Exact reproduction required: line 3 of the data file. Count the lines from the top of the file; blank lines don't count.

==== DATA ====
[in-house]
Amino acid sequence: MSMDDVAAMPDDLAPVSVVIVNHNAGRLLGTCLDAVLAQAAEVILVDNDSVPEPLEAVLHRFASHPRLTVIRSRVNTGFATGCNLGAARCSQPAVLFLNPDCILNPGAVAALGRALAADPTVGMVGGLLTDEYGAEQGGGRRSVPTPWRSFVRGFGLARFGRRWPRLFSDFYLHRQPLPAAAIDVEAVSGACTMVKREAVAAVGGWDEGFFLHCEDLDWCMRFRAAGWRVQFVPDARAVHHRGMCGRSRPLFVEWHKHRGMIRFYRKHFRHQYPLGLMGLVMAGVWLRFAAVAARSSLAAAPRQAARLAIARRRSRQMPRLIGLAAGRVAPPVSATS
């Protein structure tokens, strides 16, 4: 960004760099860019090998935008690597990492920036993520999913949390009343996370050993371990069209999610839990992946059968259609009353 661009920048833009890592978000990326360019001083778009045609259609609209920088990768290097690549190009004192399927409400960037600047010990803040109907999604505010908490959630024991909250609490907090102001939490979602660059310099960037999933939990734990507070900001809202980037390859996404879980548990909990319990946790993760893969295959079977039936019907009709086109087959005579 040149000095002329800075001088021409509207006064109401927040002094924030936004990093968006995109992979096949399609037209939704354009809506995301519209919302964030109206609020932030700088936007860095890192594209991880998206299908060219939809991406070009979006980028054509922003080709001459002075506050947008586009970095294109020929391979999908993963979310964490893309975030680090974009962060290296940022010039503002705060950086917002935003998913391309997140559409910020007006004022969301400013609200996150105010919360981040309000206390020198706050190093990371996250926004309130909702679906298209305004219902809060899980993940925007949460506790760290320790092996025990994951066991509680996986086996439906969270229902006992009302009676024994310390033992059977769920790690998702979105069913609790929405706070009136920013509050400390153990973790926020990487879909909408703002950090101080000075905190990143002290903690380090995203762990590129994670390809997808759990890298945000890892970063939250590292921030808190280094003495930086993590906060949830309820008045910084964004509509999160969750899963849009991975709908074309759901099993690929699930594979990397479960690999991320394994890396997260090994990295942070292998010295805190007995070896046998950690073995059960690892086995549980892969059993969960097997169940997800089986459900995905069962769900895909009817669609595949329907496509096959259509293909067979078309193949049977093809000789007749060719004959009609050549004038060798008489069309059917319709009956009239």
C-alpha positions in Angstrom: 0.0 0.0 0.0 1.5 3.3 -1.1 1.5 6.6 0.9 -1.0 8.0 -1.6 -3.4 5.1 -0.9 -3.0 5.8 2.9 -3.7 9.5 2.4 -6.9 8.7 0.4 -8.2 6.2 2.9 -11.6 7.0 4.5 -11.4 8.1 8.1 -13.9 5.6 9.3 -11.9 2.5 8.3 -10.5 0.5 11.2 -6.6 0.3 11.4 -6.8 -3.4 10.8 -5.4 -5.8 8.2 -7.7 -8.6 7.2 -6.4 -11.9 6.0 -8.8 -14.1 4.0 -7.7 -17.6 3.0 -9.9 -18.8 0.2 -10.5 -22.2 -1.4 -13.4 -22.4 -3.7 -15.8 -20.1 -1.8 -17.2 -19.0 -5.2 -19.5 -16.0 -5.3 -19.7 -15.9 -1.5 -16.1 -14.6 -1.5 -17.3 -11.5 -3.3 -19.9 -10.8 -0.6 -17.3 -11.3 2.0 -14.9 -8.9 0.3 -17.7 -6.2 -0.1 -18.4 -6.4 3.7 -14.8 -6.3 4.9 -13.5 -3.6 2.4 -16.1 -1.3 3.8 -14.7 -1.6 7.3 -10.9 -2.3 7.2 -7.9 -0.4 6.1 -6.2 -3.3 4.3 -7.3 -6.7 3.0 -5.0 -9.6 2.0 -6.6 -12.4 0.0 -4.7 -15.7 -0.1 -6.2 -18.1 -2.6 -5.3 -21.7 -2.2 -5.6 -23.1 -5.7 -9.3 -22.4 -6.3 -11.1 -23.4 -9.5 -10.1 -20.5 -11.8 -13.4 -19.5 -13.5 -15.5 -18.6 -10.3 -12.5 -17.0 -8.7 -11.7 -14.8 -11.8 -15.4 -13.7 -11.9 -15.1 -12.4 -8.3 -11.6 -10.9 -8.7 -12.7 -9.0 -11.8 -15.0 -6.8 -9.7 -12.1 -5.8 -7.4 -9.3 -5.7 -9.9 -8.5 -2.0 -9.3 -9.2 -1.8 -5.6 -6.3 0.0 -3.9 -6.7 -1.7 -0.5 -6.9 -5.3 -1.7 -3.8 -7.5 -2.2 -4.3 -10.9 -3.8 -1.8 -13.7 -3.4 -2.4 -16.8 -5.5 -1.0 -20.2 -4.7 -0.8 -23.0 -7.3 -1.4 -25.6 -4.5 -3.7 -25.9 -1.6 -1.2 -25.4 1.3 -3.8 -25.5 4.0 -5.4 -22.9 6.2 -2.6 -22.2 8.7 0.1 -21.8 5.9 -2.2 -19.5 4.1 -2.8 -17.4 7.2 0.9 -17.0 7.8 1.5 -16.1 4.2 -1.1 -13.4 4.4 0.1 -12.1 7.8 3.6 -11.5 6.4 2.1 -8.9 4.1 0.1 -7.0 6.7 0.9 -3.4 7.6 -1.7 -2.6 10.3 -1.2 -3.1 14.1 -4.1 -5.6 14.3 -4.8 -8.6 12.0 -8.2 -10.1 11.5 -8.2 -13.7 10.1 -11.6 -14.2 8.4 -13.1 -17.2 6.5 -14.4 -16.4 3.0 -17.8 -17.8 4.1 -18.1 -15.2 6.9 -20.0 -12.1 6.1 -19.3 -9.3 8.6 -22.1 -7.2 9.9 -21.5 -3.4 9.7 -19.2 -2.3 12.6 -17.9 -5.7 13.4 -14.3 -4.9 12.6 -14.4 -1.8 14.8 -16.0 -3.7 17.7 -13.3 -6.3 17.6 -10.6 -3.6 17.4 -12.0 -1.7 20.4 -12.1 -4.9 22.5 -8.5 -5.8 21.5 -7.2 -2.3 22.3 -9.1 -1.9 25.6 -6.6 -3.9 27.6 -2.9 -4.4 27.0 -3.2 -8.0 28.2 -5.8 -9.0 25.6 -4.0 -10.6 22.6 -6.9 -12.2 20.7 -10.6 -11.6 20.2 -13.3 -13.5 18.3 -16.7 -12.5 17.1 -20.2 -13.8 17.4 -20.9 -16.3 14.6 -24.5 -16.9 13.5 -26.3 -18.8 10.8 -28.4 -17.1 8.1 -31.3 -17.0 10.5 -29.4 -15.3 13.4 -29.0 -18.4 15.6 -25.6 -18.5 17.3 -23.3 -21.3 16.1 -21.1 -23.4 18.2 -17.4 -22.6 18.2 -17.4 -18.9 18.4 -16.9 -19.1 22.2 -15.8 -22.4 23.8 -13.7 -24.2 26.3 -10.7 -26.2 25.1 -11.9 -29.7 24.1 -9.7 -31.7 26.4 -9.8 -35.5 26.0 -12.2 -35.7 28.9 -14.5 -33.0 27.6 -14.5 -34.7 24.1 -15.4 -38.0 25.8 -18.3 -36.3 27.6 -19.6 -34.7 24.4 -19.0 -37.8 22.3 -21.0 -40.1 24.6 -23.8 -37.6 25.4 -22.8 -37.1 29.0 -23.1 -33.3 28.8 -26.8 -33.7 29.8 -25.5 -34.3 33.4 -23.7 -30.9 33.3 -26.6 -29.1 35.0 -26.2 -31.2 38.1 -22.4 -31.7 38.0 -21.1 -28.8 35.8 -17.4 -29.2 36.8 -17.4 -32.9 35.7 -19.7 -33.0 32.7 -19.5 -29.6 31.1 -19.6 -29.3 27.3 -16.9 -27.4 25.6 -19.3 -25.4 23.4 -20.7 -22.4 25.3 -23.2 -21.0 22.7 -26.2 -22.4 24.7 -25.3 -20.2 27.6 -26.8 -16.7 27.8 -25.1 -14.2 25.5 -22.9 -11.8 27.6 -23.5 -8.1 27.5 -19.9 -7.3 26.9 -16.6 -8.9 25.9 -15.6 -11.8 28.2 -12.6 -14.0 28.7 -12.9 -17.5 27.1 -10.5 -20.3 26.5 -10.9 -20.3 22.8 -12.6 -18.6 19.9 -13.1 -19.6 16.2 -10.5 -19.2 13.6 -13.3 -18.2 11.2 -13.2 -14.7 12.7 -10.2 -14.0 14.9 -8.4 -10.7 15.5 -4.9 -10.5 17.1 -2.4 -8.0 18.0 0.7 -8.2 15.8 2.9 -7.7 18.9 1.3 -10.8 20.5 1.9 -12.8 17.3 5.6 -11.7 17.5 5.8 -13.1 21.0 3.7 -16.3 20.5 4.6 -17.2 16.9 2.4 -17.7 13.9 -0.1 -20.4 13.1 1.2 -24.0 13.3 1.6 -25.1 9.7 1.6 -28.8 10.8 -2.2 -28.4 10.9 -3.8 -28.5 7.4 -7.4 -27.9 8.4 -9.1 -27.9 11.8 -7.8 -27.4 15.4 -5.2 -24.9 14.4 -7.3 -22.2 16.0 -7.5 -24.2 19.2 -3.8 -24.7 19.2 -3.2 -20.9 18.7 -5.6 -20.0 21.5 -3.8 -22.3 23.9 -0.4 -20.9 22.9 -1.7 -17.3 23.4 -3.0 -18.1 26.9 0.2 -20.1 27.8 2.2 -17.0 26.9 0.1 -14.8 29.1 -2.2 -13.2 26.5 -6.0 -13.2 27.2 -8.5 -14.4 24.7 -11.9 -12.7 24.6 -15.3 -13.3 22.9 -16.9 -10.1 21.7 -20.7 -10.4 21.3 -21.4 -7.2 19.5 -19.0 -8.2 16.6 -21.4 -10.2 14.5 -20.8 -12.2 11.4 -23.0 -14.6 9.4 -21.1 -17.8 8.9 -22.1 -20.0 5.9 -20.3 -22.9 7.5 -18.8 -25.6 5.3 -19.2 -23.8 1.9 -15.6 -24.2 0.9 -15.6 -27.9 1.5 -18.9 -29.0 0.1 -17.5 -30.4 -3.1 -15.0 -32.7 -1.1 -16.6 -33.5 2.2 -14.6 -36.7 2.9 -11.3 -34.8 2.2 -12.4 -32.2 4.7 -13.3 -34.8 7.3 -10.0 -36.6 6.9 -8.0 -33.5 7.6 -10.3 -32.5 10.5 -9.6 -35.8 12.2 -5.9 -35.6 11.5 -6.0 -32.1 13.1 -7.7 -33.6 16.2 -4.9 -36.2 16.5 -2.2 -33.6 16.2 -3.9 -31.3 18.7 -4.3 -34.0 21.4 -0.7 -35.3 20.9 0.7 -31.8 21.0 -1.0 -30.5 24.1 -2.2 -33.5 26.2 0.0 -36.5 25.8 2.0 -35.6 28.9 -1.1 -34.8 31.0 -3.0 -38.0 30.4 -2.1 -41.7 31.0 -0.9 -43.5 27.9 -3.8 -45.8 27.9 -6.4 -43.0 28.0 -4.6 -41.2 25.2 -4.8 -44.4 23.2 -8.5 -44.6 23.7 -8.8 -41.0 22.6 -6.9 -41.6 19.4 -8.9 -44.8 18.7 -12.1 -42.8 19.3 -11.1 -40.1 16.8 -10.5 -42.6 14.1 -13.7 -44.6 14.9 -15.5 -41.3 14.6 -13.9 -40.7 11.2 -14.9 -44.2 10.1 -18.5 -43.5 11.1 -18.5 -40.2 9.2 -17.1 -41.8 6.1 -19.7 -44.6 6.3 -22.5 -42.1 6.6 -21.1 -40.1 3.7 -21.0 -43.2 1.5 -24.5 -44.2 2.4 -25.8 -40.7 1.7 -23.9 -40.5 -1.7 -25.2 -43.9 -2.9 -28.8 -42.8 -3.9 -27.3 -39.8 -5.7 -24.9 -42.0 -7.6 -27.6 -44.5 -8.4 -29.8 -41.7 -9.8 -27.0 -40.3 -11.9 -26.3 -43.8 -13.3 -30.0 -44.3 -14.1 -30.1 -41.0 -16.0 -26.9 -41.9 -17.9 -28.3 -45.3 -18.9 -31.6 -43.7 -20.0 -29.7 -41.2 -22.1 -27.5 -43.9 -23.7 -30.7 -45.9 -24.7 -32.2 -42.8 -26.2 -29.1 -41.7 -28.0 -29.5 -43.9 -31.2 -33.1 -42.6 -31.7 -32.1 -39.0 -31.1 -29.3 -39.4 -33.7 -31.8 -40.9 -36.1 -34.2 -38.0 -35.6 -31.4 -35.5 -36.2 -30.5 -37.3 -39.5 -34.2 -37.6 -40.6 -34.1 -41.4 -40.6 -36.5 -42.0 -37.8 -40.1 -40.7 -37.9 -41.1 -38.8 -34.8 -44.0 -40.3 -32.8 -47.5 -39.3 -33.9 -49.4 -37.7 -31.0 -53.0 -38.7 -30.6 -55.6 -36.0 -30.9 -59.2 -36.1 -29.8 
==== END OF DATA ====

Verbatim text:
């Protein structure tokens, strides 16, 4: 960004760099860019090998935008690597990492920036993520999913949390009343996370050993371990069209999610839990992946059968259609009353 661009920048833009890592978000990326360019001083778009045609259609609209920088990768290097690549190009004192399927409400960037600047010990803040109907999604505010908490959630024991909250609490907090102001939490979602660059310099960037999933939990734990507070900001809202980037390859996404879980548990909990319990946790993760893969295959079977039936019907009709086109087959005579 040149000095002329800075001088021409509207006064109401927040002094924030936004990093968006995109992979096949399609037209939704354009809506995301519209919302964030109206609020932030700088936007860095890192594209991880998206299908060219939809991406070009979006980028054509922003080709001459002075506050947008586009970095294109020929391979999908993963979310964490893309975030680090974009962060290296940022010039503002705060950086917002935003998913391309997140559409910020007006004022969301400013609200996150105010919360981040309000206390020198706050190093990371996250926004309130909702679906298209305004219902809060899980993940925007949460506790760290320790092996025990994951066991509680996986086996439906969270229902006992009302009676024994310390033992059977769920790690998702979105069913609790929405706070009136920013509050400390153990973790926020990487879909909408703002950090101080000075905190990143002290903690380090995203762990590129994670390809997808759990890298945000890892970063939250590292921030808190280094003495930086993590906060949830309820008045910084964004509509999160969750899963849009991975709908074309759901099993690929699930594979990397479960690999991320394994890396997260090994990295942070292998010295805190007995070896046998950690073995059960690892086995549980892969059993969960097997169940997800089986459900995905069962769900895909009817669609595949329907496509096959259509293909067979078309193949049977093809000789007749060719004959009609050549004038060798008489069309059917319709009956009239």